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Who is Eligible for the 6500 Homeowner Tax Credit?

written by: Mariam Anthony•edited by: Rebecca Scudder•updated: 12/18/2010

A long-time homeowner who has lived in his home for five consecutive years out of the past eight years is eligible for the 6500 homeowner tax credit if he also satisfy some other qualifying criteria.

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    When President Obama signed the economic stimulus package 2009 as a way of renewing a depressed economy, the major attraction in the package was an $8000 tax credit for first-time home buyers. However many people felt that the tax credit was not enough to revive the economy since it left out a significant portion of people who had already owned homes before and were moving up or relocating to a new place. In November 2009, President Barack Obama signed the Worker, Home ownership, and Business Assistance Act of 2009 which extended the first time home buyer tax credit and offered a $6500 homeowner tax credit to existing homeowners.

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    Who qualifies for the $6500 Tax Homeowner Credit?

    In order to be eligible for the $6500 tax credit, an existing home buyer must have lived in his/her primary residence for five consecutive years out of the past eight years. According to IRS, home buyers must buy or enter into a binding contract to buy a principal residence after Nov. 6, 2009, and on or before Apr 30, 2010 to be eligible for the tax credit. They are also eligible if they sign a binding contract and close on the new home on or before Sept 30, 2010.$6500 tax credit for long-time homeowners 

    To be eligible for the long-time homeowner credit, a home buyer must be 18 years or more by the closing date and the total purchase price of the home cannot be more than $800,000.

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    Some Points to Remember When Considering Eligibility for the $6500 Tax Credit

    A home owner need not own a home at the time of purchasing the new home to be eligible for the credit. If he has owned and lived in a home as his primary residence for a five-consecutive year period out of the past eight years, which ends on the closing date of the new home, he is eligible for tax credit even if he doesn't own a home at the time of closing. For example, if a person purchased a new home and the closing date of the home purchase is Dec 31, 2009; he should have lived in his old home for five consecutive years somewhere between Jan 1 2002 and Dec 31 2009. He is eligible even if he sold the home after living there for five years and is currently living in a rented home. Other interesting points to note about the $6500 tax credit are,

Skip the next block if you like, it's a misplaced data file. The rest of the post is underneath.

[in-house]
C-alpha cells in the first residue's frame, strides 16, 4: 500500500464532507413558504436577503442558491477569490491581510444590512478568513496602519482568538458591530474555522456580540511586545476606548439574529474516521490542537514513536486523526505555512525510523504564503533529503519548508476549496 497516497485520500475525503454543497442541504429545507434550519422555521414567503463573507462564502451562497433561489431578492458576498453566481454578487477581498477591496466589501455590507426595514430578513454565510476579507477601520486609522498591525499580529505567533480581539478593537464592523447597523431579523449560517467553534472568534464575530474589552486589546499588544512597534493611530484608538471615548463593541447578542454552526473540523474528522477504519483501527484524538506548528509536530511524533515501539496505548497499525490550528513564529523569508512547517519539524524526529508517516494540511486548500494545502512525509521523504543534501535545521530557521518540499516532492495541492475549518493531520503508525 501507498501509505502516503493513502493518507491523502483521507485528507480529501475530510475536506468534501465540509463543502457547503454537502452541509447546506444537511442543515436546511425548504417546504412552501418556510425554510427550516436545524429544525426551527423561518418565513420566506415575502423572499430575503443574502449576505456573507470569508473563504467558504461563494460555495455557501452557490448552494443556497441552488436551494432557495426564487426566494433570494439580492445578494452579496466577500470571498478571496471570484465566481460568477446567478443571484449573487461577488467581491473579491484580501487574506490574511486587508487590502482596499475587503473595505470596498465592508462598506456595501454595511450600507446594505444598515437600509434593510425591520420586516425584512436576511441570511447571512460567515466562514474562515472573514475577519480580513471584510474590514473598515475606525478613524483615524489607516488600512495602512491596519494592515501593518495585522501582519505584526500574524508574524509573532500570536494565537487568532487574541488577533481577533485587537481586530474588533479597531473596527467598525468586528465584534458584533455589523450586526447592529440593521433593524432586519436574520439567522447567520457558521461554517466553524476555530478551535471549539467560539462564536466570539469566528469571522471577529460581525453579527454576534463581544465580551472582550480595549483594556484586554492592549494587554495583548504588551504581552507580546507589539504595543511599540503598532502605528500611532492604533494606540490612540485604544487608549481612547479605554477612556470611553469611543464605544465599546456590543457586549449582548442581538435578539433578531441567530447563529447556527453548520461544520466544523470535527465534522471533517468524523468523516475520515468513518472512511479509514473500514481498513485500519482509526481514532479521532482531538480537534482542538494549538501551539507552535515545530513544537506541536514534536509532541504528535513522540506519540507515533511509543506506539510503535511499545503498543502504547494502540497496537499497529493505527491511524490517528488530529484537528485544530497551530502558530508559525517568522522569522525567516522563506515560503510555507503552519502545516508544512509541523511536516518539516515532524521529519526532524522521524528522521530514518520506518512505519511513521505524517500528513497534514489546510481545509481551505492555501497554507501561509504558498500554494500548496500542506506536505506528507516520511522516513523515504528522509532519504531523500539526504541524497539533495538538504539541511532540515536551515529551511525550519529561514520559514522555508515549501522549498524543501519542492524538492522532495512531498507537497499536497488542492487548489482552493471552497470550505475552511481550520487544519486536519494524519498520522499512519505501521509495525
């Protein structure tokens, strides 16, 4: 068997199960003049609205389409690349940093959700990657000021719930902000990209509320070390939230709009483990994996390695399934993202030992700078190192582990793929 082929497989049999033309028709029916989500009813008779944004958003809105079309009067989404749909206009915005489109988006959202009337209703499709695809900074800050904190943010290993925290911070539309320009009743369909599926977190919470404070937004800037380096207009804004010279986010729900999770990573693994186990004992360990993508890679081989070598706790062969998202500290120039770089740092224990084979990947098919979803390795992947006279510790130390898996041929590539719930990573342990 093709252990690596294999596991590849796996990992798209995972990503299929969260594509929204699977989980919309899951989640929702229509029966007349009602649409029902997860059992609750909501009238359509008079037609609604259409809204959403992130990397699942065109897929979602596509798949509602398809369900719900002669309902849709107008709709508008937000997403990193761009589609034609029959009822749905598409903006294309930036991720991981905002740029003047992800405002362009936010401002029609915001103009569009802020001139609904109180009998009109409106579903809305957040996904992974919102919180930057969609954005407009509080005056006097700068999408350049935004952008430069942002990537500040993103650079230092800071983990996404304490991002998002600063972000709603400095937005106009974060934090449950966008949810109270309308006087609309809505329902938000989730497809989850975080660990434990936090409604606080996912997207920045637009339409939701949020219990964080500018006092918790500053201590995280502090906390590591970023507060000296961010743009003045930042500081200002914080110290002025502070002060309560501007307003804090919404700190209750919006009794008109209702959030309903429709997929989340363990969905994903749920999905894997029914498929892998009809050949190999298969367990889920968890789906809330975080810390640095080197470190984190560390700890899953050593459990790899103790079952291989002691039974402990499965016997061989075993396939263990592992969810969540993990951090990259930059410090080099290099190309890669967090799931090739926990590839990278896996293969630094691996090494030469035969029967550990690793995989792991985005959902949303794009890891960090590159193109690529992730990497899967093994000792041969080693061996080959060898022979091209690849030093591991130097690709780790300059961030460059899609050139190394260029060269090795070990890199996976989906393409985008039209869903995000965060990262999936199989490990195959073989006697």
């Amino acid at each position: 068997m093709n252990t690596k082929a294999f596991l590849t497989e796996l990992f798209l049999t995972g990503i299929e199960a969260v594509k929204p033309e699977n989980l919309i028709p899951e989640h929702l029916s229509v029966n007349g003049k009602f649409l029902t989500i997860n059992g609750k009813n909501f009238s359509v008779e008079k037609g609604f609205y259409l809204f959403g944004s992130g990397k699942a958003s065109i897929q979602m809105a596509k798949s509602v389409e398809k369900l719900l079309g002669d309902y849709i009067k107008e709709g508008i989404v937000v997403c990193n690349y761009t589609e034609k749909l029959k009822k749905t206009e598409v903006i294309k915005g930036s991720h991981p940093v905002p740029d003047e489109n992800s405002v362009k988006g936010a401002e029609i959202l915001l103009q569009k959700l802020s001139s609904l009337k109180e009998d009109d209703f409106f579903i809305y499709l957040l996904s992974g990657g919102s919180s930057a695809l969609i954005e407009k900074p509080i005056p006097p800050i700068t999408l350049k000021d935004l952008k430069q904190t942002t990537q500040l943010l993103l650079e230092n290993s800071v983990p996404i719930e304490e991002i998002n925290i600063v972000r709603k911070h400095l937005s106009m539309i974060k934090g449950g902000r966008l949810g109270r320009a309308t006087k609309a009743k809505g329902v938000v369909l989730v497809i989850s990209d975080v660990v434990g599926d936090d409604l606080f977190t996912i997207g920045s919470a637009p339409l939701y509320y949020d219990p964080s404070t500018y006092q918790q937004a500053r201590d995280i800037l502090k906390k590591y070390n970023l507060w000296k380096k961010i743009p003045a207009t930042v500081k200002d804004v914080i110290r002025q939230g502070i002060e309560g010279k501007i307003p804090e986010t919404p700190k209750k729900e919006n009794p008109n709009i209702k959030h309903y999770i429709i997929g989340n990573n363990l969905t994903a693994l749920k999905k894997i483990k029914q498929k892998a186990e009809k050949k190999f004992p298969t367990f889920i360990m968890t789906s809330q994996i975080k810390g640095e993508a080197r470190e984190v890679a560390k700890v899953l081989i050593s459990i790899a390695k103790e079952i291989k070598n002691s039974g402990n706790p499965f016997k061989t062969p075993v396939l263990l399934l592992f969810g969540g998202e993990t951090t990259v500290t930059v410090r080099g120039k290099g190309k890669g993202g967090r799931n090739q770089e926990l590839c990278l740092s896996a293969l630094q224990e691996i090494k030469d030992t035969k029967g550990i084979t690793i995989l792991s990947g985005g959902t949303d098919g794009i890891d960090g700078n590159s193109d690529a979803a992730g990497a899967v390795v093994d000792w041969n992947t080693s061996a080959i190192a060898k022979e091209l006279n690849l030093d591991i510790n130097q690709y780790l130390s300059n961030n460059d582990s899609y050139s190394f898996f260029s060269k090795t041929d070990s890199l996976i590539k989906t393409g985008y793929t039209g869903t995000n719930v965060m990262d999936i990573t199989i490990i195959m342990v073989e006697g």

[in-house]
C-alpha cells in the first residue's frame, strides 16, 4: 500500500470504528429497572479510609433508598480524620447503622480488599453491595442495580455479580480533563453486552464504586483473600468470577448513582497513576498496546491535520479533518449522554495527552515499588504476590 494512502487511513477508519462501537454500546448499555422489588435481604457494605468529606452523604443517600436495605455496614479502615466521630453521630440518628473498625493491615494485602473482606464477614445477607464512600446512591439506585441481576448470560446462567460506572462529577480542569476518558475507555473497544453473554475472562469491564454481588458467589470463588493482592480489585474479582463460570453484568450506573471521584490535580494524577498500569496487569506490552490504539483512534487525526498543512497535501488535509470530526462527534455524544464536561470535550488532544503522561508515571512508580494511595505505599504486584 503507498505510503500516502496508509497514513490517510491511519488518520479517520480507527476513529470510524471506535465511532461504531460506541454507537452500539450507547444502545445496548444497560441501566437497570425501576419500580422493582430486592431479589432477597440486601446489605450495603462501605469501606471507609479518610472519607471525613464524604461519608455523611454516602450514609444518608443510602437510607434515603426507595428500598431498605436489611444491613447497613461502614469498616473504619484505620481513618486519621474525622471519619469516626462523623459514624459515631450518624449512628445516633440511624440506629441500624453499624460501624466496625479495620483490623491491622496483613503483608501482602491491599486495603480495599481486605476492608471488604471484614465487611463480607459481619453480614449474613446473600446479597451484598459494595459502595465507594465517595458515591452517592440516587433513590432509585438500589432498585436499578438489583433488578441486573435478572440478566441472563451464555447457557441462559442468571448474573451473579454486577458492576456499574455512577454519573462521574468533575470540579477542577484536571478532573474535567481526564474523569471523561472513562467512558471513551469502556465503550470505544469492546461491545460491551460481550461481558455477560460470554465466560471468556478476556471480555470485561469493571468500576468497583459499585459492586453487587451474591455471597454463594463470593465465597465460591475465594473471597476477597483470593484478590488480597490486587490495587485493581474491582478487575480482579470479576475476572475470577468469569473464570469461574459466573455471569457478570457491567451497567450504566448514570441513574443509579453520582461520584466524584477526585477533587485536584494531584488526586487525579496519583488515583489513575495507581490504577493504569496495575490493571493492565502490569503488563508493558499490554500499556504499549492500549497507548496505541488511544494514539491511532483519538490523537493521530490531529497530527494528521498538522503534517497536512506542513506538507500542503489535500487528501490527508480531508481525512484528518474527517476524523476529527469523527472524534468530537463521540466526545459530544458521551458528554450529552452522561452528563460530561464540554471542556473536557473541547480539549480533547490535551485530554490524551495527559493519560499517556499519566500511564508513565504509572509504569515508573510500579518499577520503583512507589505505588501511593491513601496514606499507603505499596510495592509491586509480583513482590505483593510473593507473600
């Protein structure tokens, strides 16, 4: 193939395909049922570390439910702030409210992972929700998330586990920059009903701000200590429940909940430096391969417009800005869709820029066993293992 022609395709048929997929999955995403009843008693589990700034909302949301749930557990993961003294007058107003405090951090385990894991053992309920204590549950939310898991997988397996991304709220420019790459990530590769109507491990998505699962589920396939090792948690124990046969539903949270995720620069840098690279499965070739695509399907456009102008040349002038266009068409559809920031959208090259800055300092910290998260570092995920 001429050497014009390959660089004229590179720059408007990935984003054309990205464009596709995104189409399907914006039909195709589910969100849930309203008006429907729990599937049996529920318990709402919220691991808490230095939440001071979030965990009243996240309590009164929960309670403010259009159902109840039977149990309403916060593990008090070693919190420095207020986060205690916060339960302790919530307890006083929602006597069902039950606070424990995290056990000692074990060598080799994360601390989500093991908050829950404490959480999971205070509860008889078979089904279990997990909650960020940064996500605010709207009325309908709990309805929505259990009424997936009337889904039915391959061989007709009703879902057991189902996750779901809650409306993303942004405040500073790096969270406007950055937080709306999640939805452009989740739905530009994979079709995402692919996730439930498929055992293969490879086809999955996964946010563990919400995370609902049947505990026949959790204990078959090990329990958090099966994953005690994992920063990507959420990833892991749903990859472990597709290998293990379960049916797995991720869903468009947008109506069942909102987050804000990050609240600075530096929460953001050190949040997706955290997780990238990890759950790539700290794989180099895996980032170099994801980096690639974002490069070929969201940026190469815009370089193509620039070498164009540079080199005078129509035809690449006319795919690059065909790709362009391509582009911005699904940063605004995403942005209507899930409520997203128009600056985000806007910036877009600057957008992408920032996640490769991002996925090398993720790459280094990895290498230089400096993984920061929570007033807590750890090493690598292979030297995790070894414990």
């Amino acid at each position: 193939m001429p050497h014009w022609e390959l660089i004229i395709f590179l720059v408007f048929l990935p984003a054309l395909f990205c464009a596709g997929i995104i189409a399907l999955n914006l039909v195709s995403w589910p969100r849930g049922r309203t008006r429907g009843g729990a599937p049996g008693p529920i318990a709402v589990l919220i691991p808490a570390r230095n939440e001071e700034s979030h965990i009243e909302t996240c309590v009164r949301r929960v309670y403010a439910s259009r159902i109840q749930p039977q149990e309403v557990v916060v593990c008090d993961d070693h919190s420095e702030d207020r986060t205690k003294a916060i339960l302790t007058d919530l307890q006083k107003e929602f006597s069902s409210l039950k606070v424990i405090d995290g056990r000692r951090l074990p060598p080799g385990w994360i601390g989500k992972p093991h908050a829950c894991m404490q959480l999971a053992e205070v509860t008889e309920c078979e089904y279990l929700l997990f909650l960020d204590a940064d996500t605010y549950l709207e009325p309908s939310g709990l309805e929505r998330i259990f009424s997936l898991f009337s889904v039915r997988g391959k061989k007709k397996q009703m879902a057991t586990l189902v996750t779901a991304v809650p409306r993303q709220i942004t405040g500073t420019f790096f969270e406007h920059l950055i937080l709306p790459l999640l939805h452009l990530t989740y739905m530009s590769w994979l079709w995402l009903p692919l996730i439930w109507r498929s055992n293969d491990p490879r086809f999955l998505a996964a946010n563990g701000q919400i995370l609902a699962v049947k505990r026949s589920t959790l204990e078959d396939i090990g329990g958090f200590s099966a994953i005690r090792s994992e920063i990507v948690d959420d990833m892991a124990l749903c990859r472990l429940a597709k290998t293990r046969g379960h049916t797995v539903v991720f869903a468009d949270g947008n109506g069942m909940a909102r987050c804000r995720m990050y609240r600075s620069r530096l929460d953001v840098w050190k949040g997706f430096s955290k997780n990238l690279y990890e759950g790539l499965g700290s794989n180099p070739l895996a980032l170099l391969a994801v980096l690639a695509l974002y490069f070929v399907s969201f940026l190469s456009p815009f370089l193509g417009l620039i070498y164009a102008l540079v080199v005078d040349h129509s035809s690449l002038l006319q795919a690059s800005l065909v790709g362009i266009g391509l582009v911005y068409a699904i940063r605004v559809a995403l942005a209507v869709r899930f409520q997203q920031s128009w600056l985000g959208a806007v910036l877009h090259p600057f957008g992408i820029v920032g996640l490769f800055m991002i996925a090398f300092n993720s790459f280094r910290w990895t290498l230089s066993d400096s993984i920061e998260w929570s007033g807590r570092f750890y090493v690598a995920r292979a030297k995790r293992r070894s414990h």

1. According to IRS, to be eligible for the $6500 tax credit both spouses must have owned and used the same previous principal residence for five consecutive years.
    2. A home owner who already owns a home but is buying a second home to be used as the primary residence is eligible for the tax credit if he satisfy all the other criteria.
    3. The full credit will be available to taxpayers with Modified Adjusted Gross Income up to $75,000, or $150,000 for married couples filing jointly. Those with MAGI between $75,000 and $95,000, or $150,000 and $170,000 for joint filers, are eligible for a reduced credit.
    4. The new law gives members of the Armed Forces and certain federal employees serving outside the U.S. an extra year to buy a principal residence in the United States. To qualify for the credit they must buy or enter into a binding contract to buy a home by April 30, 2011, and settle on the home purchase by June 30, 2011.
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    The $6500 homeowner tax credit is expected to revive a lagging economy. This is one of the best times to buy a home; home prices and interest rates are at the lowest levels while the economy and the job market are expected to improve soon. Long-time homeowners can claim the tax credit by submitting Form 5405 along with all the necessary documentation. The IRS website is full of information for those seeking more info on the long-time home buyer tax credit.
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    References

    1. First-Time Homebuyer Credit Extended http://www.irs.gov/newsroom/article/0,,id=215791,00.html
    2. First-Time Homebuyer Credit http://www.irs.gov/newsroom/article/0,,id=204671,00.html
    3. First-Time Homebuyer Credit Questions and Answers http://www.irs.gov/newsroom/article/0,,id=206293,00.html

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